Why, just four years after its supposed demise, does Franceâ€™s National Front have its highest poll ratings ever?
“I used to worry about the National Front,â€ a middle-aged writer told me when we met in France in February. â€œSuddenly Iâ€™m beginning to wonder if Iâ€™m not further to the right than they are.â€ The National Front, or FN, has been Europeâ€™s archetypal fascistic party of recent years. Founded by Algerian War veteran Jean-Marie Le Pen, anathematized in the media, manipulated by Socialist president FranÃ§ois Mitterrand as a means of dividing his opponents, it was embraced by ex-colonists, ex-Communists, and the unemployed as a vehicle for protesting the changes that mass immigration brought in its wake. Le Pen was offensive, clownish, unpredictable. He defended Saddam Hussein in the first Gulf War. He described the Holocaust as a â€œdetailâ€ of World War II. He walked onstage with a photo of the head of a Socialist minister on a platter. And in 2002, he shocked the country by taking 17 percent in the first round of the presidential election, finishing second and eliminating the Socialist candidate. That episode led to a national soul-searching that has not yet abated.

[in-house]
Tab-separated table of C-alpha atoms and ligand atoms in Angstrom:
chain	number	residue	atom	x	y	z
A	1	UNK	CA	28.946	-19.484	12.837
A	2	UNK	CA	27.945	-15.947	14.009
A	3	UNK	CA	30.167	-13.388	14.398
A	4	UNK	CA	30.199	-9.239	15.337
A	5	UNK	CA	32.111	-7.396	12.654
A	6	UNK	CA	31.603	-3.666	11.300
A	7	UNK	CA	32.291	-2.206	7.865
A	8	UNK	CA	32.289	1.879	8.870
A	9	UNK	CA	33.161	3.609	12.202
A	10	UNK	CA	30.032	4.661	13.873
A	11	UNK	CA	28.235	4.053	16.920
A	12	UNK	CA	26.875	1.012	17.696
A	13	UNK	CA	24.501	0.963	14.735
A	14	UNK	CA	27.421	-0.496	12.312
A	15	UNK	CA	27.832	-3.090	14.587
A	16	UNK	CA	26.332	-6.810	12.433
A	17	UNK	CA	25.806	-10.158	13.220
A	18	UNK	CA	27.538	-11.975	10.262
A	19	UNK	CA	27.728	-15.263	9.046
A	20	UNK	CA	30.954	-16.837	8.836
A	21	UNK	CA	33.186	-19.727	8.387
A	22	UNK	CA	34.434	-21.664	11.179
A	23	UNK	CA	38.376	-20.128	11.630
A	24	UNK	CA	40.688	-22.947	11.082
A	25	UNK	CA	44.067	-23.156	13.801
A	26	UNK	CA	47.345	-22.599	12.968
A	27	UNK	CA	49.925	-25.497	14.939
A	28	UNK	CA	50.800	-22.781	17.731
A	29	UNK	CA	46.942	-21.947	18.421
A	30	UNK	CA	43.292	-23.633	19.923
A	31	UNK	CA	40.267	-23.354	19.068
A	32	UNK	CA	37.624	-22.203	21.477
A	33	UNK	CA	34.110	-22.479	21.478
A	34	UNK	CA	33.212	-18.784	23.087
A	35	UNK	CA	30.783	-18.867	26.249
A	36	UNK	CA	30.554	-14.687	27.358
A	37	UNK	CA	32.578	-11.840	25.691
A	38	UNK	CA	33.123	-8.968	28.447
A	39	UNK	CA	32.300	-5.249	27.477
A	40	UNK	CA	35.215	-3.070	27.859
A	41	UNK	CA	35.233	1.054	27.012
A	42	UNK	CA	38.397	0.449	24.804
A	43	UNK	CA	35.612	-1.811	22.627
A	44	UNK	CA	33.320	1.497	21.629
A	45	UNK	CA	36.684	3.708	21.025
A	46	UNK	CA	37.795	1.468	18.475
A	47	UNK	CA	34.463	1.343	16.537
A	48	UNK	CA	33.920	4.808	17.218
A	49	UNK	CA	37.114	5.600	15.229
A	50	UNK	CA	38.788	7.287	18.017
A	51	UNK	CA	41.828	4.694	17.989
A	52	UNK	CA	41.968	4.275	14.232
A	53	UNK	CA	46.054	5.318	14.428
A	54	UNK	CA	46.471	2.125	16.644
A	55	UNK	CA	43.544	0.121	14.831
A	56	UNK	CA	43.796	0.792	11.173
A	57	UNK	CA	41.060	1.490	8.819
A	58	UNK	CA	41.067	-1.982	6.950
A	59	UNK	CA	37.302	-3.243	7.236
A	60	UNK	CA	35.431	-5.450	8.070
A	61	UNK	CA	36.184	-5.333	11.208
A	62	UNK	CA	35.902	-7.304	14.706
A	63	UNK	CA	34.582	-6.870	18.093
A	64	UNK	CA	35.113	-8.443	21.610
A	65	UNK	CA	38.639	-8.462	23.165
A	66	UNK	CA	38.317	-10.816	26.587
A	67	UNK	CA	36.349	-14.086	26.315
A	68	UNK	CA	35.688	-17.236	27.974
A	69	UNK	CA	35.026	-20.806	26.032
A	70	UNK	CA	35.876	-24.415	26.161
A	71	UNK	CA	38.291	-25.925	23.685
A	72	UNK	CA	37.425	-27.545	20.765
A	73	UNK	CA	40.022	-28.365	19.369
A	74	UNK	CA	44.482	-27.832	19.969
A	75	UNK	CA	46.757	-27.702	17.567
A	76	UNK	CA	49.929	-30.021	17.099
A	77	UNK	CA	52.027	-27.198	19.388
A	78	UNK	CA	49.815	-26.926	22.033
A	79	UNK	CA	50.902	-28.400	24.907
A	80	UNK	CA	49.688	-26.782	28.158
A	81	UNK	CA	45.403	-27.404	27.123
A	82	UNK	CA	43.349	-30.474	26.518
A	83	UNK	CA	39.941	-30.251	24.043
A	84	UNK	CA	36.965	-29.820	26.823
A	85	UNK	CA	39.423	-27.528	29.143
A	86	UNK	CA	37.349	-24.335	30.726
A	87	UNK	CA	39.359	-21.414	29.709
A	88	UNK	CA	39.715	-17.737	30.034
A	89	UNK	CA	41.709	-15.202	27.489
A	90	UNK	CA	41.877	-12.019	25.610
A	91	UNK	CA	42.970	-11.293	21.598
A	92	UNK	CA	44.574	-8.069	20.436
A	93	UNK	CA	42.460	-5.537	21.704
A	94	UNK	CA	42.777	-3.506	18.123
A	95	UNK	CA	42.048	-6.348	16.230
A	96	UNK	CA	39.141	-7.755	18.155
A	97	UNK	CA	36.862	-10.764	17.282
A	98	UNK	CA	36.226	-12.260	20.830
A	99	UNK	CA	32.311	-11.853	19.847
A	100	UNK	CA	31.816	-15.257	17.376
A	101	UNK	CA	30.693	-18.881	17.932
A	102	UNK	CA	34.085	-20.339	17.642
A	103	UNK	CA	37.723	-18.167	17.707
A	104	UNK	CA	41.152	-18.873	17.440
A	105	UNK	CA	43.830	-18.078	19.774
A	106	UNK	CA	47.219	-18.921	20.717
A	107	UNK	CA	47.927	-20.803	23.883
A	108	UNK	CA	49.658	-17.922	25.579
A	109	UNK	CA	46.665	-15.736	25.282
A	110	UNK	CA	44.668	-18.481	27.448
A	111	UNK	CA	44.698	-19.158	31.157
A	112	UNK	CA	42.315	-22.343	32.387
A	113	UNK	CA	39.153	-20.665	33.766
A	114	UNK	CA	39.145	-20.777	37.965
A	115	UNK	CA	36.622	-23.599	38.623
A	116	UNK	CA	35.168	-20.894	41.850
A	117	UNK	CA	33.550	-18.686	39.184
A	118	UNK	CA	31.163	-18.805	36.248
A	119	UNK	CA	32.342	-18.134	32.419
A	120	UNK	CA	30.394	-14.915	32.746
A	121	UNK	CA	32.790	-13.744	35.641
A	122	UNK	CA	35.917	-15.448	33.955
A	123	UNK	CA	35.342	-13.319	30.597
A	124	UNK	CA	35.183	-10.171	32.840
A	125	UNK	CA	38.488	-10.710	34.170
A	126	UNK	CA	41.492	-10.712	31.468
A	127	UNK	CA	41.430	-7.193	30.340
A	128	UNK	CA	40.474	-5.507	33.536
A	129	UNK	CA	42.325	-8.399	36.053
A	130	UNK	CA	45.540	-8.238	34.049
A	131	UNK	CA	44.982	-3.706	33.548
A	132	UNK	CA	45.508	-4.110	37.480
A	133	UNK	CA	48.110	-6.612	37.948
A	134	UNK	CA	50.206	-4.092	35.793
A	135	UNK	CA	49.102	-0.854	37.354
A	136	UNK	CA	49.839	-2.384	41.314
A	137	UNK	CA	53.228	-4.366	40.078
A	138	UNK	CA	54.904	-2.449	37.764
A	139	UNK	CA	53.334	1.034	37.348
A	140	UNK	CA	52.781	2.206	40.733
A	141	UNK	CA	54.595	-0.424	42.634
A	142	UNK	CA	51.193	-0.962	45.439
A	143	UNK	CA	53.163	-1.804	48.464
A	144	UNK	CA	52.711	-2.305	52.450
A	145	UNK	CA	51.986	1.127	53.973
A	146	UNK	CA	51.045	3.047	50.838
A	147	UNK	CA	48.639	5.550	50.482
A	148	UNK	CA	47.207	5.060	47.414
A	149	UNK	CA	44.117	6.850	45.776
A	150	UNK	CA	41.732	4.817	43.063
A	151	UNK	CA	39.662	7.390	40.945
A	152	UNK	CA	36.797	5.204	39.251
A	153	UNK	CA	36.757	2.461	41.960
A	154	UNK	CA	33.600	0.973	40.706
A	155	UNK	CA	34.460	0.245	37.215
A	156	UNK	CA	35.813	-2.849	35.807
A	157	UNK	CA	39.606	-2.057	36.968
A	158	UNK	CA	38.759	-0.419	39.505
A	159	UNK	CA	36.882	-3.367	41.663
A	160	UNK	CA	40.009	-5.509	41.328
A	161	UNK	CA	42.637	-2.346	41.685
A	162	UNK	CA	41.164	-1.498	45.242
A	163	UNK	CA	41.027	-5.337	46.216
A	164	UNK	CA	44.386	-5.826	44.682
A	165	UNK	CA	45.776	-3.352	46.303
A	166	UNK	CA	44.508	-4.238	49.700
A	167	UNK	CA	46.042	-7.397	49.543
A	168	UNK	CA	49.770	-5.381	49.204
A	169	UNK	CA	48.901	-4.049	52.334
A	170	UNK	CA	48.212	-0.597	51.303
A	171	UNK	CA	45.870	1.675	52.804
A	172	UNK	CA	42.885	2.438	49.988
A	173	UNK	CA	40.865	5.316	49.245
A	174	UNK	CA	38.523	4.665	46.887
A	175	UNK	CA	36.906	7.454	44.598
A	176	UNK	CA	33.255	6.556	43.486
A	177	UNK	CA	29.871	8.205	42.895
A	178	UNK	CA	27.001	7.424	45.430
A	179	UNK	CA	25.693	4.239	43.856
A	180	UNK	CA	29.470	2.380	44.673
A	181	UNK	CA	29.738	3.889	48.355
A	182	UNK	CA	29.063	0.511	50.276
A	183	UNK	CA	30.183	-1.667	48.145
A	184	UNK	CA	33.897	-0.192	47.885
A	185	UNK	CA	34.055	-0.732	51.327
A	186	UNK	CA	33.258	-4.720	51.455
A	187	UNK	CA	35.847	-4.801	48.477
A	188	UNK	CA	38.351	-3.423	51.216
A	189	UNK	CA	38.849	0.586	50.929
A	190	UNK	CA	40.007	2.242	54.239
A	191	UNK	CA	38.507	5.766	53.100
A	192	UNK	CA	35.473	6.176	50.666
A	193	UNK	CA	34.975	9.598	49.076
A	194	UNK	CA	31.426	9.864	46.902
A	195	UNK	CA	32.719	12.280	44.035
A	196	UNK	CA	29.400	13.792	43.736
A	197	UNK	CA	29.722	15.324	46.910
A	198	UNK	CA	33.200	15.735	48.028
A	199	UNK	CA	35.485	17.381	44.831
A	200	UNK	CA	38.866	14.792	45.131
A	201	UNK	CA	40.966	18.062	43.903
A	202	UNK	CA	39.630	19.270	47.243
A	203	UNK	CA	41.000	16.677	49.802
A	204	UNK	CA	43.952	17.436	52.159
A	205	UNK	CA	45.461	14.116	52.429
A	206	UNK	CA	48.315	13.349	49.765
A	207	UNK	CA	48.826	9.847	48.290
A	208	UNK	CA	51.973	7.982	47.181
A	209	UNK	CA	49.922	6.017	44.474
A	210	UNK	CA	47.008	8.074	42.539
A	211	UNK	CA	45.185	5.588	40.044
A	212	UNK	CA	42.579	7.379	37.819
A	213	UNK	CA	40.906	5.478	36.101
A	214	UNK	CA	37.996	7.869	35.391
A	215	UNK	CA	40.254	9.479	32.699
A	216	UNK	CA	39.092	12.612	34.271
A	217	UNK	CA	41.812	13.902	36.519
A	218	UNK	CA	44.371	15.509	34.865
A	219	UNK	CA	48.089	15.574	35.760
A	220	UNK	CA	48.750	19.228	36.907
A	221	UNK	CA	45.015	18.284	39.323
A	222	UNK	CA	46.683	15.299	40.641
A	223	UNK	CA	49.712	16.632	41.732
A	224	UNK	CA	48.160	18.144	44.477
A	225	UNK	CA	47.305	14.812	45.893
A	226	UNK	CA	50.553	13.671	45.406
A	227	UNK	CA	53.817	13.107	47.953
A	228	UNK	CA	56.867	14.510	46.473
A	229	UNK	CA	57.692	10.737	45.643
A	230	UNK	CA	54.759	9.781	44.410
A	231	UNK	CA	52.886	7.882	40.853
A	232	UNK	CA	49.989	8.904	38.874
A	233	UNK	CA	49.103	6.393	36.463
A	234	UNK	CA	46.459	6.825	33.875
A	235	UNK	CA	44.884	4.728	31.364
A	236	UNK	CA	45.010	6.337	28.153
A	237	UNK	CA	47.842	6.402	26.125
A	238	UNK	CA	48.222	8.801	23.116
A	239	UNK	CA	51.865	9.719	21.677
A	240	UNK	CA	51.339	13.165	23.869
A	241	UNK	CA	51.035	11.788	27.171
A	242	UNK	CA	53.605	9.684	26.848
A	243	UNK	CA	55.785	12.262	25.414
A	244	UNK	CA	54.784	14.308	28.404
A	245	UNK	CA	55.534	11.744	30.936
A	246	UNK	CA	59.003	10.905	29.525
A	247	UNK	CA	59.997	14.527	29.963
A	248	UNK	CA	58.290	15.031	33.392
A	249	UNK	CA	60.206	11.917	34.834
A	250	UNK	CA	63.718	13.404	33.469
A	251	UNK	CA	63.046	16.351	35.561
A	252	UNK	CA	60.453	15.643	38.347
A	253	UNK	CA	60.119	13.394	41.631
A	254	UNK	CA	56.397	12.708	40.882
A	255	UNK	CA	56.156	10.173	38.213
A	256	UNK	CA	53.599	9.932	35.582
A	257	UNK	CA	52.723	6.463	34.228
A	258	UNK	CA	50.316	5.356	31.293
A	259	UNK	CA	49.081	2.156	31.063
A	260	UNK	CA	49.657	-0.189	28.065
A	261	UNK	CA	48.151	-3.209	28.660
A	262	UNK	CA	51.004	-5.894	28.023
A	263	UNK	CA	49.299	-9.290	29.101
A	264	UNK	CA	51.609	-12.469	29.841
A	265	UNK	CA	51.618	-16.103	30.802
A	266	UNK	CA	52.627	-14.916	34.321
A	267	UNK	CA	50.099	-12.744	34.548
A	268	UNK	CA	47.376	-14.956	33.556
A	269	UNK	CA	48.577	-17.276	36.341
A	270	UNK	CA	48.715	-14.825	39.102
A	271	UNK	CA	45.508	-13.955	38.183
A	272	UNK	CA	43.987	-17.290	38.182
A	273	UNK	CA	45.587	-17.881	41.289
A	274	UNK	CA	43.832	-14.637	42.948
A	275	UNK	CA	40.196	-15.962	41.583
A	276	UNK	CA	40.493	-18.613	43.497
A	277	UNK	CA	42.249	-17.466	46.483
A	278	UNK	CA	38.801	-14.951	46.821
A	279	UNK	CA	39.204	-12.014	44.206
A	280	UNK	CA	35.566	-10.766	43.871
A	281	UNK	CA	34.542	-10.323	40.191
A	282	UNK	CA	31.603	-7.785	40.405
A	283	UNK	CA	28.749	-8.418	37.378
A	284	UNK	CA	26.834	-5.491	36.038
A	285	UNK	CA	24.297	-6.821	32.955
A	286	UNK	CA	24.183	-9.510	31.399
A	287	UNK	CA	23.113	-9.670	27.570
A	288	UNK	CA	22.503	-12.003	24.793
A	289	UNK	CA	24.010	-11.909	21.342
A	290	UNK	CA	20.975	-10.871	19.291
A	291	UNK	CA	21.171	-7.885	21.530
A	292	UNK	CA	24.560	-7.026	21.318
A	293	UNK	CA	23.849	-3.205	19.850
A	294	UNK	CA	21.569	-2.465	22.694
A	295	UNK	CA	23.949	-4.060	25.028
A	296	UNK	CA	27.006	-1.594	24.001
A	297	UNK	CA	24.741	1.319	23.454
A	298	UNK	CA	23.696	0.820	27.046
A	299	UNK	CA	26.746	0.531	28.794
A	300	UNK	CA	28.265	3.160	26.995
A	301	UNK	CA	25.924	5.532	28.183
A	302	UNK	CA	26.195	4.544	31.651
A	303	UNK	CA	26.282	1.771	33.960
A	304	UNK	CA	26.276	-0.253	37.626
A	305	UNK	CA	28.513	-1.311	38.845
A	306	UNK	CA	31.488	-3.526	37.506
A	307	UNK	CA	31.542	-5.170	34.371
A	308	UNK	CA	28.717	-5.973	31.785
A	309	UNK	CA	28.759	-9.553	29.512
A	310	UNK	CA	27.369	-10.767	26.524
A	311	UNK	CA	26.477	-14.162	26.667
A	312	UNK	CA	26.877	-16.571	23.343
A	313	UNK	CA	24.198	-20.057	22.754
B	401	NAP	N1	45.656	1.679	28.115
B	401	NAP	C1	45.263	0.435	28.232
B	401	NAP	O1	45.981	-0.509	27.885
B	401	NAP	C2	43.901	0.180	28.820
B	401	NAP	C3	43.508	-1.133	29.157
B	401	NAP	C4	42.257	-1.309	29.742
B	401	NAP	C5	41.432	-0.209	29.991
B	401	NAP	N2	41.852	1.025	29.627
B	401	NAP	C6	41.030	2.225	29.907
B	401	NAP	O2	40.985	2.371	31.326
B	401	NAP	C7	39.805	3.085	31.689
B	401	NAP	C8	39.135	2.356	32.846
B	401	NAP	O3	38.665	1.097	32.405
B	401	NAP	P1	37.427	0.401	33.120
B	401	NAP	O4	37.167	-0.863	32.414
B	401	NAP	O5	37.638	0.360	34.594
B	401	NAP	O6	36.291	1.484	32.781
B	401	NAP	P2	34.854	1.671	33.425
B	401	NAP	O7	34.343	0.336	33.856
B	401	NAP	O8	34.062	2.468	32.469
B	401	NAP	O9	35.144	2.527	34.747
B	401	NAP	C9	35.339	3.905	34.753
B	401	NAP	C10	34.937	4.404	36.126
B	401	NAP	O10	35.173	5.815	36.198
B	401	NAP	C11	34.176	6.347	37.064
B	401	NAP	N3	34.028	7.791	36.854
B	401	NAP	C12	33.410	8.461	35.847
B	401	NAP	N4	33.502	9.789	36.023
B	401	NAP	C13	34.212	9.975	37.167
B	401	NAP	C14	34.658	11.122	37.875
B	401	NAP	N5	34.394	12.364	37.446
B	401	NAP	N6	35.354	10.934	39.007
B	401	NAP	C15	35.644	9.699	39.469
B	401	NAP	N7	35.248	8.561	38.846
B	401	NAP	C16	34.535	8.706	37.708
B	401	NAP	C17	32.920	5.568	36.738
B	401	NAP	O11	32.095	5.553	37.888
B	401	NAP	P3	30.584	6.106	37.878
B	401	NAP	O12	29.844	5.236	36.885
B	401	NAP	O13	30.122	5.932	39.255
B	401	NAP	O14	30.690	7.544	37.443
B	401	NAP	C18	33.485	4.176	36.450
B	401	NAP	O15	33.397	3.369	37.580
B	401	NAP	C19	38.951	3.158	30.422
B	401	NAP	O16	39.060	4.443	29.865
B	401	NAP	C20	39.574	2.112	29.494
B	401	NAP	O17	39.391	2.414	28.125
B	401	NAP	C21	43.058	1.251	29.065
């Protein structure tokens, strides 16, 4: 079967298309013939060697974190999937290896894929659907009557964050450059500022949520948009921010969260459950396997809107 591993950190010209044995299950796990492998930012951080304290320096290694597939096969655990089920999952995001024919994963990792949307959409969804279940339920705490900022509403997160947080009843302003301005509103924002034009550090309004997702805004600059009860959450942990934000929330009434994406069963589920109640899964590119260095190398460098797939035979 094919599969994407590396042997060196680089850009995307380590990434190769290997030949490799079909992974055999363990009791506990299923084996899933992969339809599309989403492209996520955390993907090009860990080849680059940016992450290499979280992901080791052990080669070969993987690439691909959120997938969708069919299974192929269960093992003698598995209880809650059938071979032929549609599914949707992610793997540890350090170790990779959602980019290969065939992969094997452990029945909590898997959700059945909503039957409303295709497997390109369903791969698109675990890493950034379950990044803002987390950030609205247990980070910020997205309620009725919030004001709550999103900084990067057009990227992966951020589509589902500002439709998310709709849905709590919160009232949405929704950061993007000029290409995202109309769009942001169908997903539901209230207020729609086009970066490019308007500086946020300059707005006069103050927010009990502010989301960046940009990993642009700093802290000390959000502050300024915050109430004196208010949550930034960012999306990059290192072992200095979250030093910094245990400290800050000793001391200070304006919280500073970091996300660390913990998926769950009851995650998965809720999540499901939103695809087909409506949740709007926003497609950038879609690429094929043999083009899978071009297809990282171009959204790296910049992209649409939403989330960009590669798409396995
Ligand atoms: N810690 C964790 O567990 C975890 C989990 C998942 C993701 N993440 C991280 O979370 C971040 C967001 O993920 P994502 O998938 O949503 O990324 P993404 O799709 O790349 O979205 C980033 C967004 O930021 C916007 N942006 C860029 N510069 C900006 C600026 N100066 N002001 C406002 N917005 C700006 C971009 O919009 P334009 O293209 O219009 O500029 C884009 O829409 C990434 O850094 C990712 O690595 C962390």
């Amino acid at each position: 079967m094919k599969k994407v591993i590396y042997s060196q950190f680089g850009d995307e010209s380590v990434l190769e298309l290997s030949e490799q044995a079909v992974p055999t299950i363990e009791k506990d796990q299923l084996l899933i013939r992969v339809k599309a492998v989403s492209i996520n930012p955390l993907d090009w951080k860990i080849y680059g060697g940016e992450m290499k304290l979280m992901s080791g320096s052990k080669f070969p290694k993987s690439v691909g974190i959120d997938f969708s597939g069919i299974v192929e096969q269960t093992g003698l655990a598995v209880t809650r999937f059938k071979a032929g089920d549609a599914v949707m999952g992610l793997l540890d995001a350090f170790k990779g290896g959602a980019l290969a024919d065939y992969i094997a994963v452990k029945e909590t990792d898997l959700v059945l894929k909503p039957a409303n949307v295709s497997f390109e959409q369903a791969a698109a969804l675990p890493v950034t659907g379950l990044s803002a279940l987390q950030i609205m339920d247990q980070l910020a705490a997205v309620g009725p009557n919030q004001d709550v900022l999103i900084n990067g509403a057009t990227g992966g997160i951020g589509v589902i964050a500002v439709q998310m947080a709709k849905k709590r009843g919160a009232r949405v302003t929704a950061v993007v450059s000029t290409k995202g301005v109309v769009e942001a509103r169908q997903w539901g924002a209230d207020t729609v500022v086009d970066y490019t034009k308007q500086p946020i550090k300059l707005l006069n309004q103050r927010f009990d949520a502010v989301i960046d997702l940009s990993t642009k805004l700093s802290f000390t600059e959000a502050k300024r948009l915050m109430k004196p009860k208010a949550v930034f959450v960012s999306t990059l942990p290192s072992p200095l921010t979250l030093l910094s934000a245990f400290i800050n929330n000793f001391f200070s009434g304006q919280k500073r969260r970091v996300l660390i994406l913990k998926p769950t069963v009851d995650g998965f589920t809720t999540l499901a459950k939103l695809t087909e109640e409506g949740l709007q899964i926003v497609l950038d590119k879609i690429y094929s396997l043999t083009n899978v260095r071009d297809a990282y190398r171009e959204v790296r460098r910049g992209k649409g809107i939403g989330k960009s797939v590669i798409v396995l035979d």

Franceâ€™s president, Nicolas Sarkozy, seemed to stymie the FNâ€™s appeal in the 2007 presidential election. In head-on style, he addressed the issues they professed to worry about, particularly immigration and the violent crime that most French people associate with it. The FN took a paltry 10 percent of the vote. Le Pen, now 82, retired this past winter, and his party appeared to be a closed chapter in French political life. Suddenly, however, the FN is the hottest political party in the country.